Does Your Financial Advisor Pass the Test?
Whether you work with an investment firm or rely on the services available at your local bank or credit union, you are putting a lot more than just your faith in your “financial advisor”.
You should be carefully evaluating your initial decision and also monitoring their service on an ongoing basis. Despite the considerable consequences of their job performance on your future, a lot of us spent more time choosing a mobile phone plan than we do the "expert" who manages our life savings.
Another factor clouding the issue is the confusing hodgepodge of names used to describe financial service providers — (certified) financial planner, financial advisor, financial coach, money coach, etc. Although there are a number of recognized certifications in the industry, the degree of experience, expertise and qualifications varies greatly. It is interesting to note that outside of Quebec, anyone can call themselves a financial planner or a financial advisor.
There are lots of options to help you manage your money, but it isn’t always clear what each one does, and more importantly, which one is right for you?
Financial advisor is a generic term and is broadly used, but it usually refers to someone who deals specifically with investments. It isn’t their job to evaluate your retirement plan and see if it will support your retirement dreams. They will, however, help you invest your retirement funds based on the information you give them about your situation and expectations.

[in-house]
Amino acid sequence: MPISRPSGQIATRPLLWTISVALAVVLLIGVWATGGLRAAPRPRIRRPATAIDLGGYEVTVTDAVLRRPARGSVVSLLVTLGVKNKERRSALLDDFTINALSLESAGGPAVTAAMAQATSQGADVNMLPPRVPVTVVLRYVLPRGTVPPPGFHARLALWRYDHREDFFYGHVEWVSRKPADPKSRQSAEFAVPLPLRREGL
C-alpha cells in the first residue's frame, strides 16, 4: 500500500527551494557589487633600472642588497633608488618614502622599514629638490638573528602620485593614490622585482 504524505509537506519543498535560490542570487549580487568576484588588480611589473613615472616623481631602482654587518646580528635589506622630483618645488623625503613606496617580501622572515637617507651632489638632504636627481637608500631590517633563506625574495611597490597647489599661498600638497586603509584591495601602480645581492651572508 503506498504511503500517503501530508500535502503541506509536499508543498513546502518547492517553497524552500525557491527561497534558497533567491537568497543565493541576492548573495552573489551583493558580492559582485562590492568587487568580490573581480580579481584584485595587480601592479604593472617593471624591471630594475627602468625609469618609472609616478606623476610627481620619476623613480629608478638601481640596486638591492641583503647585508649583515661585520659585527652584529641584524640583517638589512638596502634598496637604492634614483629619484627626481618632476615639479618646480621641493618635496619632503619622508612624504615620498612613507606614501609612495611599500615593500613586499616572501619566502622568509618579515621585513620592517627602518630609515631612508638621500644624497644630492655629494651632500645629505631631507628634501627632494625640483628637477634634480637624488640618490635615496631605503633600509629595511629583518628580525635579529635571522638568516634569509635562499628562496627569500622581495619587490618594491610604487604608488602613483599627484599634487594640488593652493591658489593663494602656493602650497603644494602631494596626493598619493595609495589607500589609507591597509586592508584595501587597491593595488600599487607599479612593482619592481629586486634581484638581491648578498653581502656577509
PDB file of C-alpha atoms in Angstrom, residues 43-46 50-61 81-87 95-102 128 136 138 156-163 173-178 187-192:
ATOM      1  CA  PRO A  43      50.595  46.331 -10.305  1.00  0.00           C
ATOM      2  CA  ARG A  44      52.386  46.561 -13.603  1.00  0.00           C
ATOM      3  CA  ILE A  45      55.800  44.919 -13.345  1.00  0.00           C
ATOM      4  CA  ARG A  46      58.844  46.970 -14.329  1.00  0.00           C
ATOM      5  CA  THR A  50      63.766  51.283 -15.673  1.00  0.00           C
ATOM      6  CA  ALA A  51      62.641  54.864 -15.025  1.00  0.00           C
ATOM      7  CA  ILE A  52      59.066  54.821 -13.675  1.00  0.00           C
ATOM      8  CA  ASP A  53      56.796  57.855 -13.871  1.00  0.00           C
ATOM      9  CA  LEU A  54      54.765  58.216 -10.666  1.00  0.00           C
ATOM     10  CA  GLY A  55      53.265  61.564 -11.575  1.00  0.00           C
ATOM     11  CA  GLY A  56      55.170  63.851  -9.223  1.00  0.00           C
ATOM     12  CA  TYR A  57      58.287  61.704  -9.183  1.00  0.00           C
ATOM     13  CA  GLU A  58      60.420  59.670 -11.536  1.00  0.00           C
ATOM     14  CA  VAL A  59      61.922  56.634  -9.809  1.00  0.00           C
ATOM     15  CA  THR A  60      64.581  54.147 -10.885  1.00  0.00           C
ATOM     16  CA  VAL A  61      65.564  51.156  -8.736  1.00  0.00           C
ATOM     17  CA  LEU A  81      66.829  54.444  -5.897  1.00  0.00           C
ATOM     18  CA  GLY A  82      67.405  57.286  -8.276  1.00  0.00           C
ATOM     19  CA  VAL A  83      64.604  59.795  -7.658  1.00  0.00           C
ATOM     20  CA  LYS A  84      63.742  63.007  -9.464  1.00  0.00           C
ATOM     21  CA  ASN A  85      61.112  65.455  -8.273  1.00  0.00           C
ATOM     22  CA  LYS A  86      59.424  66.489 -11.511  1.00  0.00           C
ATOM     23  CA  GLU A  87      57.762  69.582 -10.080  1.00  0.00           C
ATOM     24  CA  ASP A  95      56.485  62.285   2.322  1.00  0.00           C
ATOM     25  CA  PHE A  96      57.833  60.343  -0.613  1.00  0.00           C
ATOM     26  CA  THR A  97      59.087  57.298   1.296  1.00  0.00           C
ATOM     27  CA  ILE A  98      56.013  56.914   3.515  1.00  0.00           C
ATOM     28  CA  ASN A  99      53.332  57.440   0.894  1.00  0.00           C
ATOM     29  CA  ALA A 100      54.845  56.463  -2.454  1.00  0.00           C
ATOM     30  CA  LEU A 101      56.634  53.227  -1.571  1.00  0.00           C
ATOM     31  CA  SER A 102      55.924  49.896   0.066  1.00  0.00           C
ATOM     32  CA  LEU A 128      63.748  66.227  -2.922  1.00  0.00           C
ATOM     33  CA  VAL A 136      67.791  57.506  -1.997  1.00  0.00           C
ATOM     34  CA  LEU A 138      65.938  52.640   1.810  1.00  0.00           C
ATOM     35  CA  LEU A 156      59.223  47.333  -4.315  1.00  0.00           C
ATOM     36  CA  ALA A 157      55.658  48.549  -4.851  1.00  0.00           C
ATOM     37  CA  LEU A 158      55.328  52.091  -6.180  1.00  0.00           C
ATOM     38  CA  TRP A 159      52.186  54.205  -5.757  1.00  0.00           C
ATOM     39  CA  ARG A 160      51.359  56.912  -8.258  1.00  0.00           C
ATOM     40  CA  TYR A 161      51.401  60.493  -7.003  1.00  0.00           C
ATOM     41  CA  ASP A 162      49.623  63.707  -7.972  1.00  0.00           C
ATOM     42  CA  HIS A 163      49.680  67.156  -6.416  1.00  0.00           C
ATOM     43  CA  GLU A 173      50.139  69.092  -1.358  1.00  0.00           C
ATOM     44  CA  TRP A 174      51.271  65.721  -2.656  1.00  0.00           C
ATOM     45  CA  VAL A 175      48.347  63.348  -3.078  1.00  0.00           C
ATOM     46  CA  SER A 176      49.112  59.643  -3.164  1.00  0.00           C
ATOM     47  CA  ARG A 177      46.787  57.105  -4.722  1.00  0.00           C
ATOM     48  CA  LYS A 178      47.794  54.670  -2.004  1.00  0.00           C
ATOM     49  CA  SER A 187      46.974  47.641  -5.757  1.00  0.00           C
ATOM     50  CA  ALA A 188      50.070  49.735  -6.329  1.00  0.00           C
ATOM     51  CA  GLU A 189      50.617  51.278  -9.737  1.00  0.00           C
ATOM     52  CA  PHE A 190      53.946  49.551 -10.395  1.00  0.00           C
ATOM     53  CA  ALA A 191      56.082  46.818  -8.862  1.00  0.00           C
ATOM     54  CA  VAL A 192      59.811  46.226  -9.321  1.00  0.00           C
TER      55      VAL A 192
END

A financial planner and financial coach take a more holistic approach to helping you with your financial life and can help with retirement planning, managing expenses, saving for a home, and many other issues. The Enriched Academy coaching plan goes one step further and adds in an education component, so you not only get expert advice and a comprehensive plan, you also learn to manage your own finances — for life!
Aside from education and guidance, there are also intangible benefits of a financial coach. Many people have trouble shifting from the learning phase (like reading this newsletter) to the action phase (purchasing an index fund online for example). The presence of a coach is highly motivational, and the structure and accountability built into the coaching sessions really helps to boost confidence and get the action started.
Your main considerations for choosing a financial advisor should be how much knowledge and time you have and the degree you would like to be involved. You could leave it completely up to someone else, and even though they may have a fiduciary duty to act in your best interest, it’s too much of a leap of faith for most of us. We work hard for our money and want to have some ability or knowledge to assess whether it is being managed effectively and within our expectations for risk and return.
If you are reading this newsletter, chances are you are leaning towards educating yourself and taking a more DIY approach. We have many clients who prefer the freedom and lower fees of DIY financial management, but we also have clients who routinely supplement their own knowledge with that of a professional.
You may want advice in a specialized field such as inheritance and estate planning or advanced tax issues, but for the most part have the confidence and time to manage things on your own.